23. 23. 5 • GAMING sector – The future of social media Research included in this white paper has highlighted recent social media activity from the games/entertainment sector executed within the framework of the consumer decision journey. As highlighted by the aforementioned analysis, the complexity of the consumer decision journey forces brands to adopt new ways of marketing and this in turn will influence marketing expenditure. Rather than focus purely on the awareness phase, consideration now needs to be given to the whole process and ensuring that everything from information gathering, to post-purchase experiences and support are of consideration. areas for further study and consideration To further continue the evolution of social media in gaming and create even greater value for brands, we at Headstream are looking into future developments within social media and the games industry. The following areas of research represent more promising possibilities: always on: Rarely do marketers have the necessary game assets to hand from the studios to create an engaging marketing story. To overcome this, game marketing follows a formulaic approach of teaser trailer, screen shots, full trailer, ad campaign and launch, followed up by post-launch DLC (Downloadable Content). A tried and tested method that is textbook games marketing amongst all publishers. Social media monitoring activity for game launches (http://www.slideshare. net/brandwatchsocial/social-media-in-the-videogames-industry), highlights the period between announcement and launch is where word-of-mouth and social media anticipation is largely absent. For games marketers to achieve a high volume of word of mouth activity pre-launch to drown out competitor activity can require another huge investment of marketing expenditure. This type of investment, to boost pre-launch earned media via paid media, can be significantly reduced by adopting an ‘always on’ approach to marketing communications. The always-on approach is focused on generating valuable pieces of content over an extended period of time to engage with core fans allowing brands to tap into the social and interest graphs persistently, as a result recruiting a larger audience. G AMI N G se c t o r – t h e f u t u r e o f s o c i a l m e d i a www . h e ads t r e am . com p ag e 2 3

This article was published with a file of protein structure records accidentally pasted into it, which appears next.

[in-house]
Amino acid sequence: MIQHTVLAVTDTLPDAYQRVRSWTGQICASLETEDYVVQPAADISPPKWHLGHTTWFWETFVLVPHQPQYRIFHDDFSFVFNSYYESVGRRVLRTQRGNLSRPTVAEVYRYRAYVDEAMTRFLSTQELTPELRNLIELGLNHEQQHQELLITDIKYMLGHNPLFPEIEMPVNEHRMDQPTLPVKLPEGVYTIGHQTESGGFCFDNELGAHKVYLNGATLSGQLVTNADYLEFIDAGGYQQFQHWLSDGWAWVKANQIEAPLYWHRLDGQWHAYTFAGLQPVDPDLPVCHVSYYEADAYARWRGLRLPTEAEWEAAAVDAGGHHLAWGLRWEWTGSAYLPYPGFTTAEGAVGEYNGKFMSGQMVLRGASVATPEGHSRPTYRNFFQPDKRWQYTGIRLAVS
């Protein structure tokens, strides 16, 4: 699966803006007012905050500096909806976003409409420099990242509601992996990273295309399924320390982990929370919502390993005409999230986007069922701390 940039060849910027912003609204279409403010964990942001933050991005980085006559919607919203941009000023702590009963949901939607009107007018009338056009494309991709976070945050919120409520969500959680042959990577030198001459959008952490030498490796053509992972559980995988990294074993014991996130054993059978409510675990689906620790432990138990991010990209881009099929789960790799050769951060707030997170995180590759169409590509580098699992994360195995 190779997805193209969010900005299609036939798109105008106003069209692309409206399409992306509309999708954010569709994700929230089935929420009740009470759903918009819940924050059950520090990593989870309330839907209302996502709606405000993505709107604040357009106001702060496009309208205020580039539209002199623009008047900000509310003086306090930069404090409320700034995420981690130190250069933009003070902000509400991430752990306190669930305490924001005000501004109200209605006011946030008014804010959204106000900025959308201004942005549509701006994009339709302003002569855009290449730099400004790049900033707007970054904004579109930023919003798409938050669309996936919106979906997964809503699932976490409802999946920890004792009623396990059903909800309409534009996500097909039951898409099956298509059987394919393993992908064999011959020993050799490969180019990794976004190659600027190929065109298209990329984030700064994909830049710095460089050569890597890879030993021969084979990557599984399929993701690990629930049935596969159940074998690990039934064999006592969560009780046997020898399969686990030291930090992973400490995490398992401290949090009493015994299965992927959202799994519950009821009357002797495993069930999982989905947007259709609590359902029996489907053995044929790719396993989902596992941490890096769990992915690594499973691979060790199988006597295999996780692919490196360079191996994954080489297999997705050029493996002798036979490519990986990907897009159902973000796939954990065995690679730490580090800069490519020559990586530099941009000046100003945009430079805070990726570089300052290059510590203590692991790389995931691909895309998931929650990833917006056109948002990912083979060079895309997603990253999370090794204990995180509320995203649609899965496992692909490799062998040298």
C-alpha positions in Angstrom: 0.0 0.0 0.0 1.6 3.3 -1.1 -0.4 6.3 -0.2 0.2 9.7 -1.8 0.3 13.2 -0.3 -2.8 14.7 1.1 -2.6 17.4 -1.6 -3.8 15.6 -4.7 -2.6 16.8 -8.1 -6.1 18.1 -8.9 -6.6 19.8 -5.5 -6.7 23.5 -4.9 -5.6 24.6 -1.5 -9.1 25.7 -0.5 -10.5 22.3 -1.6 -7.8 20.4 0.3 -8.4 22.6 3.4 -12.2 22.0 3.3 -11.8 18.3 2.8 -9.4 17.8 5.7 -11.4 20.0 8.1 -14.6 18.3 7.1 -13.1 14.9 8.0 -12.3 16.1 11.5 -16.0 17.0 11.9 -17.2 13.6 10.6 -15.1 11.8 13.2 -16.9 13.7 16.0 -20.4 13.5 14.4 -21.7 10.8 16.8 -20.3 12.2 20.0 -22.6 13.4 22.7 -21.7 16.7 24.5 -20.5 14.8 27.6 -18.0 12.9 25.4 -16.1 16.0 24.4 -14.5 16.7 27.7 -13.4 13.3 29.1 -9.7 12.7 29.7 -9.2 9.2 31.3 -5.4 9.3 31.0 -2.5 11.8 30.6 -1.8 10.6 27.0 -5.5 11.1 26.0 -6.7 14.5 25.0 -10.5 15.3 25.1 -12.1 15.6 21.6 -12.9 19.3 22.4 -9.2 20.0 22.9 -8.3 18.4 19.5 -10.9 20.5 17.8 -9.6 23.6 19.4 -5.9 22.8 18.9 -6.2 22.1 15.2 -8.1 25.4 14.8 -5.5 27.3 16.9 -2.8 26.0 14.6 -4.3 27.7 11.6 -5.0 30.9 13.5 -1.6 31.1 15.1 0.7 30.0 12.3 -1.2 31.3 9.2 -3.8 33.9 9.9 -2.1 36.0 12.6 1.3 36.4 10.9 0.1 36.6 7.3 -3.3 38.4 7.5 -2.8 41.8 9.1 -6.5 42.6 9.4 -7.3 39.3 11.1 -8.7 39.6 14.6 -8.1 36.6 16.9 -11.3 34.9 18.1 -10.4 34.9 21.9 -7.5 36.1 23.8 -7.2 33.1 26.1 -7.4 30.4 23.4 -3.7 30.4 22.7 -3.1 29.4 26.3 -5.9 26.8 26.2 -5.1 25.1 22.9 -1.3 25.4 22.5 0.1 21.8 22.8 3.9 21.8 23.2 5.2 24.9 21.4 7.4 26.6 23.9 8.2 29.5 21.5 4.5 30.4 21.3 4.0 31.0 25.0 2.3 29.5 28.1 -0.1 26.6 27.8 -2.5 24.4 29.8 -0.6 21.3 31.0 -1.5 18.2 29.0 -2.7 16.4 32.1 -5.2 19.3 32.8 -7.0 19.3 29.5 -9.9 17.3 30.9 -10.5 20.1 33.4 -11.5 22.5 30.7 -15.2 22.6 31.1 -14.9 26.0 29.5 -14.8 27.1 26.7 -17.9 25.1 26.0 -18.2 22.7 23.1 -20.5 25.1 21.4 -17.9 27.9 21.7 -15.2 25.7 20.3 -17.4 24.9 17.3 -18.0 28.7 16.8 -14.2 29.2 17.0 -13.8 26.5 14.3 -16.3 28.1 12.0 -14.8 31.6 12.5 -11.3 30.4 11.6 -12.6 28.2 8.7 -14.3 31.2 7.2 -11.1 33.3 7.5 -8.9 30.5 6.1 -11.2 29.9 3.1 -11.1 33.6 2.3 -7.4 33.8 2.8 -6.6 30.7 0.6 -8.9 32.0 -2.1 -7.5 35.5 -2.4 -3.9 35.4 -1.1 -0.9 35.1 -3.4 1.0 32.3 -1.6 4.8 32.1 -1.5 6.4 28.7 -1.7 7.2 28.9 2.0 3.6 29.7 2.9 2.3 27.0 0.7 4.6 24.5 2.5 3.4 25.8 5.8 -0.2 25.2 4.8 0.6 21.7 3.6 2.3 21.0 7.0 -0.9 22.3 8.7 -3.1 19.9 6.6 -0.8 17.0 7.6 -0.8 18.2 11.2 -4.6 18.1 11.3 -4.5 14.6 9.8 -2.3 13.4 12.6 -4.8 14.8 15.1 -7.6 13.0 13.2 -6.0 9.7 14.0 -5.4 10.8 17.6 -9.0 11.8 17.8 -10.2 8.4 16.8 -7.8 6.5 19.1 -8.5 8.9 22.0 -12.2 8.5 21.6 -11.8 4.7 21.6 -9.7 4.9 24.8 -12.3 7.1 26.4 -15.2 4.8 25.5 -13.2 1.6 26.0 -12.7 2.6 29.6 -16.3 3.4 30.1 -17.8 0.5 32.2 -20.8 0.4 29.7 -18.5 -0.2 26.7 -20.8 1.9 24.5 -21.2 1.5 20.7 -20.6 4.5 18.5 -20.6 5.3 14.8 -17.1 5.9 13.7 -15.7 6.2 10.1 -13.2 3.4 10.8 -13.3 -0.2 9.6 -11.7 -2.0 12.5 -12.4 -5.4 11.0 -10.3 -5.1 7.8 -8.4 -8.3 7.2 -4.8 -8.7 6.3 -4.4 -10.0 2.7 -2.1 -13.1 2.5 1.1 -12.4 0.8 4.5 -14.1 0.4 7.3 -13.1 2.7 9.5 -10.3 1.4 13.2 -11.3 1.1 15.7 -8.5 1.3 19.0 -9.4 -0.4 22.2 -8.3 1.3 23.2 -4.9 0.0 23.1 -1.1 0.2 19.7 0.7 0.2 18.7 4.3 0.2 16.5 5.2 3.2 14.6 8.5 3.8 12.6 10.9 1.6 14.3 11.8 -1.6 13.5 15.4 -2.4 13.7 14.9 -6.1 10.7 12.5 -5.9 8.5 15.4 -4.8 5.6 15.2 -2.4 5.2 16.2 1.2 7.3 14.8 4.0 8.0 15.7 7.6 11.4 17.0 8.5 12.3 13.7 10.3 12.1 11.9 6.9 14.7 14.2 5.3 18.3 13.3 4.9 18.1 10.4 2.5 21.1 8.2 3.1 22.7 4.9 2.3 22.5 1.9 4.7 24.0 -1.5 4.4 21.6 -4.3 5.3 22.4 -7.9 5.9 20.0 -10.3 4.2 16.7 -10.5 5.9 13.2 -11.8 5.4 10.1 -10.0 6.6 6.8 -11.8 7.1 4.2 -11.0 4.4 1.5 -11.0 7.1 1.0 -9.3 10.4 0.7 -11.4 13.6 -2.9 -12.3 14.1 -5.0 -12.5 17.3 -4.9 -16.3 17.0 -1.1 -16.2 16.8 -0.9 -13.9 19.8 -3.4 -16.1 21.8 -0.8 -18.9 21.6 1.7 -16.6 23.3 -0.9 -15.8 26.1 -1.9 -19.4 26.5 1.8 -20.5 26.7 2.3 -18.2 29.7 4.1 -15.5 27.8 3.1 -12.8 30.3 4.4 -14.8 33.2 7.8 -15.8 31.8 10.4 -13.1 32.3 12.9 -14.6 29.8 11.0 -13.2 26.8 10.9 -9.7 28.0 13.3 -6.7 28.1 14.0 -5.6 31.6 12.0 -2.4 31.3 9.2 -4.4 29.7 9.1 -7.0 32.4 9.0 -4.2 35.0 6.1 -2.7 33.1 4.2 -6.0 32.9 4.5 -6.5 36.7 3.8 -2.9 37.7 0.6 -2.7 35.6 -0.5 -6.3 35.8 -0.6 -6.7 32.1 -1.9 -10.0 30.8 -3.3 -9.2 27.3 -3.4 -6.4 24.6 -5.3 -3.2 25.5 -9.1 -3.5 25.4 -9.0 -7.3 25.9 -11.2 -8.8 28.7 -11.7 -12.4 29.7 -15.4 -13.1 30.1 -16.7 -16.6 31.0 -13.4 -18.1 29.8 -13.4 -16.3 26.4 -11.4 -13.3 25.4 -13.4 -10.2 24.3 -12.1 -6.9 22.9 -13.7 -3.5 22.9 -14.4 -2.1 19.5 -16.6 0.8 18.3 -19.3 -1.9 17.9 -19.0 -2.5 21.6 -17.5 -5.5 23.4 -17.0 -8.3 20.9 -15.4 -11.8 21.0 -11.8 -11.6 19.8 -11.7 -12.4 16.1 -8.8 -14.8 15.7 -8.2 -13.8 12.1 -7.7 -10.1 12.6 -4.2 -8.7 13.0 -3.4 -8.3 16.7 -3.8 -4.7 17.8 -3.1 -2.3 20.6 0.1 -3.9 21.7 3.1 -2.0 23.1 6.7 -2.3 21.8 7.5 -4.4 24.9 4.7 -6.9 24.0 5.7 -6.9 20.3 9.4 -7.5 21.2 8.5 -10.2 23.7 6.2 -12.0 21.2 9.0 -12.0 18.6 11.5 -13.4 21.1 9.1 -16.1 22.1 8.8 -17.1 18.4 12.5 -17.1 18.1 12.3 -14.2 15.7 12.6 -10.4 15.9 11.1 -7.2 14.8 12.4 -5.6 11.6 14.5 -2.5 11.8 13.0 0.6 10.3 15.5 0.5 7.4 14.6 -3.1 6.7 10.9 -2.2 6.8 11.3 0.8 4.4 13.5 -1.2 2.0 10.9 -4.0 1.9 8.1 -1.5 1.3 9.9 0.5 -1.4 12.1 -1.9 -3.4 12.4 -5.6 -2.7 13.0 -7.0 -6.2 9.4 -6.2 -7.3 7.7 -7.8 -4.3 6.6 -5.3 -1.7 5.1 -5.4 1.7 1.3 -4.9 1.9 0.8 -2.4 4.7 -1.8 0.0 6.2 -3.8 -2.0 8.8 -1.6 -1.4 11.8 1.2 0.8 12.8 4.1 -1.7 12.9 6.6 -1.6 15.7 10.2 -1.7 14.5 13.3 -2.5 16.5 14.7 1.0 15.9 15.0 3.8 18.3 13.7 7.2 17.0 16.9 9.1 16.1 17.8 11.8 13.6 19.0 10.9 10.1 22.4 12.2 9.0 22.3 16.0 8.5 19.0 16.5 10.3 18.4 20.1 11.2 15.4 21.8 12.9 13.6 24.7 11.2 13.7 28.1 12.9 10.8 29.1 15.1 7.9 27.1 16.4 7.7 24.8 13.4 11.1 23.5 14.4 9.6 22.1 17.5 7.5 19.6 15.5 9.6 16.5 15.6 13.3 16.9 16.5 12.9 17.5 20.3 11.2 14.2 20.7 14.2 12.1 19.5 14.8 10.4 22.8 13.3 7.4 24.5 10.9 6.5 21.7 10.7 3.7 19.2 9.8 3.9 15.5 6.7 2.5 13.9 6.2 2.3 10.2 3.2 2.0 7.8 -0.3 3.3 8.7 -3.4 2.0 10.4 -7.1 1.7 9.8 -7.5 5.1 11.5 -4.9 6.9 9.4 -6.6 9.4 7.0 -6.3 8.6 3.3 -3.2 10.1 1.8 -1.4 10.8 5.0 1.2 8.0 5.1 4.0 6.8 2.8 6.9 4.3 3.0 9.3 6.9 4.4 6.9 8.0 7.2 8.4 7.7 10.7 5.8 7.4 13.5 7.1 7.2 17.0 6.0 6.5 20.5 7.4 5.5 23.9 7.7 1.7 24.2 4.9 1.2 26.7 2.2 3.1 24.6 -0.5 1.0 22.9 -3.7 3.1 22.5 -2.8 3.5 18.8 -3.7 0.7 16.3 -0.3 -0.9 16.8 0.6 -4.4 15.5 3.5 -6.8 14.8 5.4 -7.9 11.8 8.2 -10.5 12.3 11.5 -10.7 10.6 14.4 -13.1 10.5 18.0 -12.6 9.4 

24. 24. Content that forms an always-on strategy is not as reliant on assets from the games studio. Games by their very nature are rich in storytelling therefore marketers can look to extend the story world by developing multi-platform content used to create dialogue with the target audience, ensuring that the game remains front of mind. This always on approach allows publishers to commit early, generates earned media, anticipation and ultimately pre-orders. BIG DATA: Providing entertainment is the primary objective of game studios. However with many games being played in multiplayer mode via internet connectivity, the opportunity for game developers to extract data to help shape and influence the game experience thus immediately delighting the customer is a huge advantage. Both social and mobile games will benefit from this real-time data, further enhancing monetisation of the product. Outside of game play data, is social data produced in huge quantities, which can be used by marketers to analyse sentiment around both product and marketing activity. As marketing moves into an always-on approach, the need for timely and accurate data to influence both creative and strategy in real-time will be ever more important. Activision is one such publisher that is intelligently listening into social data and adjusting its marketing activity in response to the findings. More frequently social media users are making their social profile ‘open’, providing brands with the opportunity to understand more precisely the target audience of the product and discover who their influencers are to assist with distributing always-on content to a wider audience. Interactive technology and mobile: With smartphone adoption increasing globally, marketers now have the opportunity to leverage smartphone functionality and deliver touch, voice and gesture control as part of campaign creative. The second screen (mobile, tablet) can be used to complement the first screen (TV) and deliver new possibilities for marketers. Audio watermarking embedded within applications will allow viewers to receive content such as promotional discounts, exclusive invitations to VIP events etc... via audio triggers within the application. G AMI N G se c t o r – t h e f u t u r e o f s o c i a l m e d i a www . h e ads t r e am . com p ag e 2 4